An emergency levy to keep the Liberty Township Fire Department running will appear on a special election ballot Feb. 5.
Township officials scrambled Nov. 7 to draft and approve a five-year, 5.6-mill levy for the first election date in 2013 after voters rejected a 6.6-mill levy on the Nov. 6 ballot by a 102-vote margin
If the new levy passes it will generate about $7 million annually and cost the owner of a $100,000 home about $171 per year -- about $28 more than the current levy, which expires Jan. 1.
The new levy would still raise taxes, but less so than the defeated 6.6-mill levy, which would have generated $8.46 million annually and cost homeowners $202 a year for each $100,000 in home value.
Regardless, if the February issue fails the township will no longer have the funds to support any fire or emergency medical services at all.
"If it goes down on Feb. 5 we'll be out of business for good," said township Trustee Curt Sybert at the Nov. 7 meeting of the Liberty Board of Trustees.
All three township trustees support the new issue, including Trustee Melanie Leneghan, who vigorously opposed the defeated levy.
Even if the issue passes, the township will have to borrow funds to keep the fire department running through the end of 2013. Collection of any property tax passed next year would not begin until Jan. 1, 2014.
Layoffs and even the temporary closure of the Sawmill Parkway fire station are possibilities in the interim between now and Feb. 5, according to Fire Chief Tim Jensen.
At the Nov. 7 meeting, Jensen said a decision on whether or not to temporarily close fire station 322 would probably be made "within the next week."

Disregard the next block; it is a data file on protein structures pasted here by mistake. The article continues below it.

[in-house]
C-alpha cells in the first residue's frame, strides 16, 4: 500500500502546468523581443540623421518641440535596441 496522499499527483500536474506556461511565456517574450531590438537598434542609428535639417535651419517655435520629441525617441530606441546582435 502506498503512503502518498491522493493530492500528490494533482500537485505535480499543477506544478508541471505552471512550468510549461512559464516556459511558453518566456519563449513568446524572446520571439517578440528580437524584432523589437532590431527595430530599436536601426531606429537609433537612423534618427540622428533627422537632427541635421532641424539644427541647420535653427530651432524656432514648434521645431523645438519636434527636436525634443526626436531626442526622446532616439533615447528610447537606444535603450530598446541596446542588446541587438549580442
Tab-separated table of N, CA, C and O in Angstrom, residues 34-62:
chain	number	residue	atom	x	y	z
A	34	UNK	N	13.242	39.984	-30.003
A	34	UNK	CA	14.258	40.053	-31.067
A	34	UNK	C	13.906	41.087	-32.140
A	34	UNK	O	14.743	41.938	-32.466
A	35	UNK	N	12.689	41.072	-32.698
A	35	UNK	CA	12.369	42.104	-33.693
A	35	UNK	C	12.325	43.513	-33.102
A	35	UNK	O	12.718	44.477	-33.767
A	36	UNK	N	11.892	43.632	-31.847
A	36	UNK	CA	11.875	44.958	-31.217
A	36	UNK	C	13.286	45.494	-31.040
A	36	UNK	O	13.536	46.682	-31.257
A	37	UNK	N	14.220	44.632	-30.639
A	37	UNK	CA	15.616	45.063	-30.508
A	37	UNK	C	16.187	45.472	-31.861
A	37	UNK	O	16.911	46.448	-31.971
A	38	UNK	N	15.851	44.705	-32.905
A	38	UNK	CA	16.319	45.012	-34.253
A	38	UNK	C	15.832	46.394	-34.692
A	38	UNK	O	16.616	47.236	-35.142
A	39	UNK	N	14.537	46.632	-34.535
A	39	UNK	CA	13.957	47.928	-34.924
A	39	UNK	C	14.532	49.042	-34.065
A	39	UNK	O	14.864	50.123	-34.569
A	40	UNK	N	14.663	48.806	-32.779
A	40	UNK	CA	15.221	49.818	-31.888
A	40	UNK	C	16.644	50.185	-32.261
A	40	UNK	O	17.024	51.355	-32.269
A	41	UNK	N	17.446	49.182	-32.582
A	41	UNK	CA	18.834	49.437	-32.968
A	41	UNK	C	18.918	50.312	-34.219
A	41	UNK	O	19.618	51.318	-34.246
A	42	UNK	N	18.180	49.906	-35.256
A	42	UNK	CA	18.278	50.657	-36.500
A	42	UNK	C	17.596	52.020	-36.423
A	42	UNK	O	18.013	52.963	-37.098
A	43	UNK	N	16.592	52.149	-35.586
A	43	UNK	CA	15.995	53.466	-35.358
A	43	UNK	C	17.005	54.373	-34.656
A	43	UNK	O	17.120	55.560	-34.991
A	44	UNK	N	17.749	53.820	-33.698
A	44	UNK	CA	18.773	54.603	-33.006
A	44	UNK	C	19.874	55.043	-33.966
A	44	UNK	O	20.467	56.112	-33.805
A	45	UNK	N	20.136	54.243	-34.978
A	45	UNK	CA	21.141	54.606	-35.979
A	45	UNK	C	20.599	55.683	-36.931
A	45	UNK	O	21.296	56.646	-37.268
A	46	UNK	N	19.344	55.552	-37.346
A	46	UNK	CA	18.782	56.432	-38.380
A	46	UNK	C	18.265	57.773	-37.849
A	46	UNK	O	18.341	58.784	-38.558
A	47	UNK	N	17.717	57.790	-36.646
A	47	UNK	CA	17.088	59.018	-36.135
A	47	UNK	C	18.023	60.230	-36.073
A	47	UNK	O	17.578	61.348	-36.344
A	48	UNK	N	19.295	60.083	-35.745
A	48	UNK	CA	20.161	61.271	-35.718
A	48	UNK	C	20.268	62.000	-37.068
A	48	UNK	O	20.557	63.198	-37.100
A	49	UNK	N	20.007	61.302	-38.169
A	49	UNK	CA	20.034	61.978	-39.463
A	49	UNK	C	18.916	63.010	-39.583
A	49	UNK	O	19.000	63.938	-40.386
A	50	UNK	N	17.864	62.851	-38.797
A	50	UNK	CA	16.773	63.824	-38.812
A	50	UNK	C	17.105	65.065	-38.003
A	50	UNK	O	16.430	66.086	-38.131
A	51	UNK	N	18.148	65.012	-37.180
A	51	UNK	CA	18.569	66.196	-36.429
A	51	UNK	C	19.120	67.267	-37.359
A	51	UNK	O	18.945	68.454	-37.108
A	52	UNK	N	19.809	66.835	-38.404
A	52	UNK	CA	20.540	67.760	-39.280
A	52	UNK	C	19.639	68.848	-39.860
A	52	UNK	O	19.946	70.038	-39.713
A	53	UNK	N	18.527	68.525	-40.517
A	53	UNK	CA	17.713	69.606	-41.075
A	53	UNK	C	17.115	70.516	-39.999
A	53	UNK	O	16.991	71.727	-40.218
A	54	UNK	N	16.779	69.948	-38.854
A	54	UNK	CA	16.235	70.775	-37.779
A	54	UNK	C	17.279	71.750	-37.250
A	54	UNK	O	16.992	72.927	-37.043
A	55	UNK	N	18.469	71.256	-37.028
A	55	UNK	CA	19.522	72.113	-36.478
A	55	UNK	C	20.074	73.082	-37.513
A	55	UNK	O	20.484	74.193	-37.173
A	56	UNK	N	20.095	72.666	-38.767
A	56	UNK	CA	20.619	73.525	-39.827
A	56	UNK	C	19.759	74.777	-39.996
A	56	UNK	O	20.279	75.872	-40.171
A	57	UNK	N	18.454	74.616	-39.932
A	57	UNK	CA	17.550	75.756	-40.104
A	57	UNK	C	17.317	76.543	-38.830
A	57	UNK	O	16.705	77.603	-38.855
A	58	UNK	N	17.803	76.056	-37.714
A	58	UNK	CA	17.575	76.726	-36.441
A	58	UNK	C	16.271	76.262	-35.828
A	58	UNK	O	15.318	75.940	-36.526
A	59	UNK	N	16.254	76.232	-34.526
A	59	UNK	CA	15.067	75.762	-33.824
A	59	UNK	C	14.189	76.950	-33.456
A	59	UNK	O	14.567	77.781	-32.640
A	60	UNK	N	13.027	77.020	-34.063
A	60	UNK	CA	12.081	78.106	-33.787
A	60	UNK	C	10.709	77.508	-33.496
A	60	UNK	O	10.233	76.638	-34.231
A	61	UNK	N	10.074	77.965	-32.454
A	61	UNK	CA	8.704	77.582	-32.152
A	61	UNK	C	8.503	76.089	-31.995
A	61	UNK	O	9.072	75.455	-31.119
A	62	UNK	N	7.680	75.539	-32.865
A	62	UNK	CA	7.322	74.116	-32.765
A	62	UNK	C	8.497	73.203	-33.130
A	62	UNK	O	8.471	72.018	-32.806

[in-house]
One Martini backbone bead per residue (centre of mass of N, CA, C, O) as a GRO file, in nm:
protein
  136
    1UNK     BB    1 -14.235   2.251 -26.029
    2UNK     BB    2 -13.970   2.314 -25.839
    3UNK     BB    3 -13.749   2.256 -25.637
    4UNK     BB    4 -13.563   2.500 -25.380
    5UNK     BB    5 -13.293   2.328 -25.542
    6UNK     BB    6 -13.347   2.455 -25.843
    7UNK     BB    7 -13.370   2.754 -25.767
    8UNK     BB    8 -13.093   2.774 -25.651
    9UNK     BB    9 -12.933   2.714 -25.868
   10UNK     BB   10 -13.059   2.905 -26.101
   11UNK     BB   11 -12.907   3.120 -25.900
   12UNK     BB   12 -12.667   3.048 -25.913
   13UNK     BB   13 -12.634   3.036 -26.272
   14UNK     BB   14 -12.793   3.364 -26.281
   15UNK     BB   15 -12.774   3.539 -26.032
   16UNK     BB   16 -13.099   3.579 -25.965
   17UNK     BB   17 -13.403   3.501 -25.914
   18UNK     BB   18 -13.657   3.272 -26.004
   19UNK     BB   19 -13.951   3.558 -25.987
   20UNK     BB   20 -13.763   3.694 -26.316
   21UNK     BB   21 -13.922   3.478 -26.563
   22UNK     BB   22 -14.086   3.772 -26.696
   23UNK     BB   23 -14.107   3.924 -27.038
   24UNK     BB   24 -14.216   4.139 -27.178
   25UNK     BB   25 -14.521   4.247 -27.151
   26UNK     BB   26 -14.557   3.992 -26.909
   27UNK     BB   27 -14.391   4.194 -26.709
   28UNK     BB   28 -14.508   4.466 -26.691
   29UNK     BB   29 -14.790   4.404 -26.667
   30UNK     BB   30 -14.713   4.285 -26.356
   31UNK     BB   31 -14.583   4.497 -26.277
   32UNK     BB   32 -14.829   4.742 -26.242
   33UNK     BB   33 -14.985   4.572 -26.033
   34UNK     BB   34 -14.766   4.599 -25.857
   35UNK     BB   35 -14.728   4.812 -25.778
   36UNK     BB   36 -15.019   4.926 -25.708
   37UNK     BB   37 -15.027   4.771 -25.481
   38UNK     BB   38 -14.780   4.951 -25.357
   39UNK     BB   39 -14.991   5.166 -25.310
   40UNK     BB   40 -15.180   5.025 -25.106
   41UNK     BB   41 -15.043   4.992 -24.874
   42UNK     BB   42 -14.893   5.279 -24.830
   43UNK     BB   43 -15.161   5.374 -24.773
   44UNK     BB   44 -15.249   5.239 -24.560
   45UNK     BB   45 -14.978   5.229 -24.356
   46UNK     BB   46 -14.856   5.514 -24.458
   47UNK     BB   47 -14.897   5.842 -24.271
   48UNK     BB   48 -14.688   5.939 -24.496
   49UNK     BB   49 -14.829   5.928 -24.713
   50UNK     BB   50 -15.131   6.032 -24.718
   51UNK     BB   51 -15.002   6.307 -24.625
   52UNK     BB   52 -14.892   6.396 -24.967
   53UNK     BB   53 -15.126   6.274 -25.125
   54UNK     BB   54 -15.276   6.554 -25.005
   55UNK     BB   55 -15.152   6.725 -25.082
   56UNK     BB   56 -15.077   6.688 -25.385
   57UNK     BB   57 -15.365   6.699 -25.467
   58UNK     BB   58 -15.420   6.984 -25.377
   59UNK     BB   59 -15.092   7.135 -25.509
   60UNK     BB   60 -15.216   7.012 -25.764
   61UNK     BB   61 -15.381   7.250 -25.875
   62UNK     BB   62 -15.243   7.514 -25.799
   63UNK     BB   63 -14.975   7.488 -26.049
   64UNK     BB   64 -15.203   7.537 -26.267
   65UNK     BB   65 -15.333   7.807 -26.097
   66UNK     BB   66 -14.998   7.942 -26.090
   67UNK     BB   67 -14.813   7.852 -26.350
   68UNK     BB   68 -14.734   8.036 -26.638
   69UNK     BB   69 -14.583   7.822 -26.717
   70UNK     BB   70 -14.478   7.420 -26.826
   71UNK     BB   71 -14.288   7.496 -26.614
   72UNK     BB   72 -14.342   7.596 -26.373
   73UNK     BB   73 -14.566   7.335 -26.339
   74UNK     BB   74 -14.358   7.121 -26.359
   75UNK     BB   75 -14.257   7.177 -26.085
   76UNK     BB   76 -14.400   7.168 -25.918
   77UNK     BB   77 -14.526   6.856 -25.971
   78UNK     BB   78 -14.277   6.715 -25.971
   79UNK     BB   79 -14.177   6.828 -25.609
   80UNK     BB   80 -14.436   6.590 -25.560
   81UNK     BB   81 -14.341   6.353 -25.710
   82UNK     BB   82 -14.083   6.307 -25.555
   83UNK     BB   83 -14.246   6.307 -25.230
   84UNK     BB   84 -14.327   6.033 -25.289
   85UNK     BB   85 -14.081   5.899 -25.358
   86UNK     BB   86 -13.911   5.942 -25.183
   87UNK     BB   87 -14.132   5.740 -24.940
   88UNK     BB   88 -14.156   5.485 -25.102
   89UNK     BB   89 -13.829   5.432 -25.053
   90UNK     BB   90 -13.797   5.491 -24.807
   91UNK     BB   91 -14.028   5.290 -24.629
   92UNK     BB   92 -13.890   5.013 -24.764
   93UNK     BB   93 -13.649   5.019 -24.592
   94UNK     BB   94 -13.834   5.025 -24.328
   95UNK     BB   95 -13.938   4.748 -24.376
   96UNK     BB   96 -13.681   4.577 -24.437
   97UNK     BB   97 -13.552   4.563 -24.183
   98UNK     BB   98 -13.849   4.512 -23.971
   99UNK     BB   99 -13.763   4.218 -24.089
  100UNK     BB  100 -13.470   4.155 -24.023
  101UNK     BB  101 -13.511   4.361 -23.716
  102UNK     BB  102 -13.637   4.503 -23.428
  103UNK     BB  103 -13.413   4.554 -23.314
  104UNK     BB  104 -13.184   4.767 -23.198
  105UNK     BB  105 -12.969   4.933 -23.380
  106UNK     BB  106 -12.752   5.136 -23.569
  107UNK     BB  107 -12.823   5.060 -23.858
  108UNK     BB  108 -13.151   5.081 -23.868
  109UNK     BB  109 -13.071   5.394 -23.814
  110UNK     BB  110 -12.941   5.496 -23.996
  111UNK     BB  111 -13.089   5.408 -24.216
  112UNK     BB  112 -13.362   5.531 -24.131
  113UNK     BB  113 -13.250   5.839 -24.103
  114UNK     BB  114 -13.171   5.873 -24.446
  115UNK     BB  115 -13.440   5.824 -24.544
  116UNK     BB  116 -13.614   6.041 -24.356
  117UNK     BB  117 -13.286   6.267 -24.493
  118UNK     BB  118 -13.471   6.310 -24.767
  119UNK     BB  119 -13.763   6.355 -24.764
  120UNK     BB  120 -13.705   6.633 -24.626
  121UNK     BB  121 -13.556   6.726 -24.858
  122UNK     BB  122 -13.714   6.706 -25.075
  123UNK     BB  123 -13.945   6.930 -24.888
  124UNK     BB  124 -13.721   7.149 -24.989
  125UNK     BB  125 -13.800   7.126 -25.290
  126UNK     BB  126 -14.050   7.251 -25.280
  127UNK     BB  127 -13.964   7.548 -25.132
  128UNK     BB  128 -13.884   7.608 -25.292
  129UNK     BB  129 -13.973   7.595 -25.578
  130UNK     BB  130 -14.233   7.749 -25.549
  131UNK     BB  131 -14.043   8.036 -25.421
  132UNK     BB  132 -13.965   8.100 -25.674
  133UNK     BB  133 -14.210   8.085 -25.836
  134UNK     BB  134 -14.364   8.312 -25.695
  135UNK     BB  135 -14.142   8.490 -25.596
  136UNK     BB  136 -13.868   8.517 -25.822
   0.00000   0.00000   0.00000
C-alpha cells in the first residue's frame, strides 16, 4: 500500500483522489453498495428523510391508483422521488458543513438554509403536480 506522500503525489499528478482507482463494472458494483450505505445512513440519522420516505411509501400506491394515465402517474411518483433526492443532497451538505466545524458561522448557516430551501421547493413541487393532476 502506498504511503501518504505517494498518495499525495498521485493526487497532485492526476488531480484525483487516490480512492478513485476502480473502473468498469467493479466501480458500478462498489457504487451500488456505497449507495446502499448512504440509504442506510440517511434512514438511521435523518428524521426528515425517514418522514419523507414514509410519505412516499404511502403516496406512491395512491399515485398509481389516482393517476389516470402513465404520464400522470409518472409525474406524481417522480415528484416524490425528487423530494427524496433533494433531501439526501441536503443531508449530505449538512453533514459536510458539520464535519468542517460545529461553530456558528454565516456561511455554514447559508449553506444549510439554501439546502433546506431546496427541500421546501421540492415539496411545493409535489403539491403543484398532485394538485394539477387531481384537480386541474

He said the measure might be necessary to stretch reserve dollars until a permanent source of income can be reestablished.
"It's still very early, but nothing's off the table. I can't guarantee you the same level of staffing that you enjoy today," Jensen told a concerned resident at the board meeting.
Reductions could also lead to longer response times, Jensen said.
He added he's "embarrassed" and "stunned" by the failure of the levy and the divisive debate that drove the outcome.
"My fire department has been used as a political football and a game, and last night I watched our levy slip away."
Staffing levels and the fate of the Sawmill Parkway station depend in part on new negotiations with fire department employees, with salary and benefits concessions potentially to come, according to township Fiscal Officer Mark Gerber.
Dozens of residents packed into the trustees' meeting room at the Liberty Road fire station Nov. 7 to voice outrage and fear over the failure of the levy.
Powell resident Marie Follmer gave an emotional plea for the retention of services. She said her 3-year-old daughter was born with half a lung, a compromised trachea and other conditions, and said the fire department has gone above and beyond to save her daughter in frequent medical emergencies.
"I don't know if you've ever had to call the department for one of your children. It's easy when you're just looking at taxes. But when it's your child, and these guys come day and night, 4 o'clock in the morning, 50 times, saving her."
"These guys were there for her. Not just her, but me. This is traumatic. This is real life. This is our community and I cannot believe you let this happen."
Others worried that the levy's failure could lead to a hike in the cost of homeowner's insurance, offsetting any savings for residents, a possibility Gerber has raised in the past.
Karl Salmon was the only resident to speak in support of the levy's defeat.
"This isn't about the firemen, who we have a lot of respect for. We in this township are tired of taxes that are out of control."
"The taxpayers voted it down because they didn't believe the township had exercised enough effort in finding alternatives," Salmon said.